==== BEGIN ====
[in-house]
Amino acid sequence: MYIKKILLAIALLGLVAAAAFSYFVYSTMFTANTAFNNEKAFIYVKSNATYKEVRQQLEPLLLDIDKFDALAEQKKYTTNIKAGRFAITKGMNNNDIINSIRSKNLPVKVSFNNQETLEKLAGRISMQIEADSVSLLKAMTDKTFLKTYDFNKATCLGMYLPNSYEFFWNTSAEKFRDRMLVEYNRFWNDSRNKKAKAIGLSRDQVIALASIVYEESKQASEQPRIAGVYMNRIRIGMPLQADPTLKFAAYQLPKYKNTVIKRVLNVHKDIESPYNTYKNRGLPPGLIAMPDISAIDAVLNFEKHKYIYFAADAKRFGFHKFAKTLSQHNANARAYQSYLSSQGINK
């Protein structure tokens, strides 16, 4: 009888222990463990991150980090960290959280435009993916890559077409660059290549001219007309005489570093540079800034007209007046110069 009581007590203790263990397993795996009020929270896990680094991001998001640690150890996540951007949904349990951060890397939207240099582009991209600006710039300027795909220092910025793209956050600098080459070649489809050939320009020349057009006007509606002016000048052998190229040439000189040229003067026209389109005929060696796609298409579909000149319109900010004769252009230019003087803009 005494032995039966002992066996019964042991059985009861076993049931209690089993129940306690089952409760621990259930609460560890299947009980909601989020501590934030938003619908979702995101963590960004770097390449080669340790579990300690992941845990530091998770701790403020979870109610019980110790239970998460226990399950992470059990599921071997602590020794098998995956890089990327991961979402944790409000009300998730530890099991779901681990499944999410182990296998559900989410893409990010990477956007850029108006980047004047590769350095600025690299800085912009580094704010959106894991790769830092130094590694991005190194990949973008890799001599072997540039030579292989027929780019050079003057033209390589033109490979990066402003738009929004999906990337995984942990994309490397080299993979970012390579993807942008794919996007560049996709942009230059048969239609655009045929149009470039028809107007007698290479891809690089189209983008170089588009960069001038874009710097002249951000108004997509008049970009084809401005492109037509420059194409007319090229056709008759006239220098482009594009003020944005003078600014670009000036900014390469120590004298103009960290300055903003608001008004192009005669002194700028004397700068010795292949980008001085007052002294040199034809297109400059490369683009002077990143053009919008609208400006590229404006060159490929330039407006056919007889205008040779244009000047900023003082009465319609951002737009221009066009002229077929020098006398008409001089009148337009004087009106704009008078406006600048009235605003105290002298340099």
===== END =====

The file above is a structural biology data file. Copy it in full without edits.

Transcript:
[in-house]
Amino acid sequence: MYIKKILLAIALLGLVAAAAFSYFVYSTMFTANTAFNNEKAFIYVKSNATYKEVRQQLEPLLLDIDKFDALAEQKKYTTNIKAGRFAITKGMNNNDIINSIRSKNLPVKVSFNNQETLEKLAGRISMQIEADSVSLLKAMTDKTFLKTYDFNKATCLGMYLPNSYEFFWNTSAEKFRDRMLVEYNRFWNDSRNKKAKAIGLSRDQVIALASIVYEESKQASEQPRIAGVYMNRIRIGMPLQADPTLKFAAYQLPKYKNTVIKRVLNVHKDIESPYNTYKNRGLPPGLIAMPDISAIDAVLNFEKHKYIYFAADAKRFGFHKFAKTLSQHNANARAYQSYLSSQGINK
């Protein structure tokens, strides 16, 4: 009888222990463990991150980090960290959280435009993916890559077409660059290549001219007309005489570093540079800034007209007046110069 009581007590203790263990397993795996009020929270896990680094991001998001640690150890996540951007949904349990951060890397939207240099582009991209600006710039300027795909220092910025793209956050600098080459070649489809050939320009020349057009006007509606002016000048052998190229040439000189040229003067026209389109005929060696796609298409579909000149319109900010004769252009230019003087803009 005494032995039966002992066996019964042991059985009861076993049931209690089993129940306690089952409760621990259930609460560890299947009980909601989020501590934030938003619908979702995101963590960004770097390449080669340790579990300690992941845990530091998770701790403020979870109610019980110790239970998460226990399950992470059990599921071997602590020794098998995956890089990327991961979402944790409000009300998730530890099991779901681990499944999410182990296998559900989410893409990010990477956007850029108006980047004047590769350095600025690299800085912009580094704010959106894991790769830092130094590694991005190194990949973008890799001599072997540039030579292989027929780019050079003057033209390589033109490979990066402003738009929004999906990337995984942990994309490397080299993979970012390579993807942008794919996007560049996709942009230059048969239609655009045929149009470039028809107007007698290479891809690089189209983008170089588009960069001038874009710097002249951000108004997509008049970009084809401005492109037509420059194409007319090229056709008759006239220098482009594009003020944005003078600014670009000036900014390469120590004298103009960290300055903003608001008004192009005669002194700028004397700068010795292949980008001085007052002294040199034809297109400059490369683009002077990143053009919008609208400006590229404006060159490929330039407006056919007889205008040779244009000047900023003082009465319609951002737009221009066009002229077929020098006398008409001089009148337009004087009106704009008078406006600048009235605003105290002298340099």